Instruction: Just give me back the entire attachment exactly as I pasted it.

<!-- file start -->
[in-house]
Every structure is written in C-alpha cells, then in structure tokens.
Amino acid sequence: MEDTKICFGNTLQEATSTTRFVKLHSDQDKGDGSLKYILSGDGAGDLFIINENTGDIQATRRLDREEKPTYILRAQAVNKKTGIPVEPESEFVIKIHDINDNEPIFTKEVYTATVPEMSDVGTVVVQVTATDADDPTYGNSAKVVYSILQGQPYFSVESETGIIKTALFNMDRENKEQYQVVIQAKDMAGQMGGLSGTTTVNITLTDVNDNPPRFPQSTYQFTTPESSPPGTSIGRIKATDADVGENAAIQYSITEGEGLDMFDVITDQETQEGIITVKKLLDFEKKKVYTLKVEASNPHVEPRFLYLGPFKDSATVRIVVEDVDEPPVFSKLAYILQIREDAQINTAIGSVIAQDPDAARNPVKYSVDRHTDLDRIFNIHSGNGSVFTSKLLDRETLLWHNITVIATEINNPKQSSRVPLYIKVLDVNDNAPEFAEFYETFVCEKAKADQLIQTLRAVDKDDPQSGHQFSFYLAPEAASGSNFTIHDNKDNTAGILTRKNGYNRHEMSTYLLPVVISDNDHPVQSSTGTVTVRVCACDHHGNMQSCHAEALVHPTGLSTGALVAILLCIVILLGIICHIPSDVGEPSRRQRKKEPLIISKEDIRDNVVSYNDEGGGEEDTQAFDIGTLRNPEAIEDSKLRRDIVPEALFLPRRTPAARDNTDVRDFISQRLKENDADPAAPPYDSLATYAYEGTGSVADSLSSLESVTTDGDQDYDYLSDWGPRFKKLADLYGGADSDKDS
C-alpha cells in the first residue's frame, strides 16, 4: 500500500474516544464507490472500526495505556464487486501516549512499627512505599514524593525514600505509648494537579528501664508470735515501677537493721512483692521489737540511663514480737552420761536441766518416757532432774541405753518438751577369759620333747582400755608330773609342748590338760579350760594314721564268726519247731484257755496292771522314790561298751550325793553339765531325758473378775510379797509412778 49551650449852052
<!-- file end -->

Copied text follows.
[in-house]
Every structure is written in C-alpha cells, then in structure tokens.
Amino acid sequence: MEDTKICFGNTLQEATSTTRFVKLHSDQDKGDGSLKYILSGDGAGDLFIINENTGDIQATRRLDREEKPTYILRAQAVNKKTGIPVEPESEFVIKIHDINDNEPIFTKEVYTATVPEMSDVGTVVVQVTATDADDPTYGNSAKVVYSILQGQPYFSVESETGIIKTALFNMDRENKEQYQVVIQAKDMAGQMGGLSGTTTVNITLTDVNDNPPRFPQSTYQFTTPESSPPGTSIGRIKATDADVGENAAIQYSITEGEGLDMFDVITDQETQEGIITVKKLLDFEKKKVYTLKVEASNPHVEPRFLYLGPFKDSATVRIVVEDVDEPPVFSKLAYILQIREDAQINTAIGSVIAQDPDAARNPVKYSVDRHTDLDRIFNIHSGNGSVFTSKLLDRETLLWHNITVIATEINNPKQSSRVPLYIKVLDVNDNAPEFAEFYETFVCEKAKADQLIQTLRAVDKDDPQSGHQFSFYLAPEAASGSNFTIHDNKDNTAGILTRKNGYNRHEMSTYLLPVVISDNDHPVQSSTGTVTVRVCACDHHGNMQSCHAEALVHPTGLSTGALVAILLCIVILLGIICHIPSDVGEPSRRQRKKEPLIISKEDIRDNVVSYNDEGGGEEDTQAFDIGTLRNPEAIEDSKLRRDIVPEALFLPRRTPAARDNTDVRDFISQRLKENDADPAAPPYDSLATYAYEGTGSVADSLSSLESVTTDGDQDYDYLSDWGPRFKKLADLYGGADSDKDS
C-alpha cells in the first residue's frame, strides 16, 4: 500500500474516544464507490472500526495505556464487486501516549512499627512505599514524593525514600505509648494537579528501664508470735515501677537493721512483692521489737540511663514480737552420761536441766518416757532432774541405753518438751577369759620333747582400755608330773609342748590338760579350760594314721564268726519247731484257755496292771522314790561298751550325793553339765531325758473378775510379797509412778 49551650449852052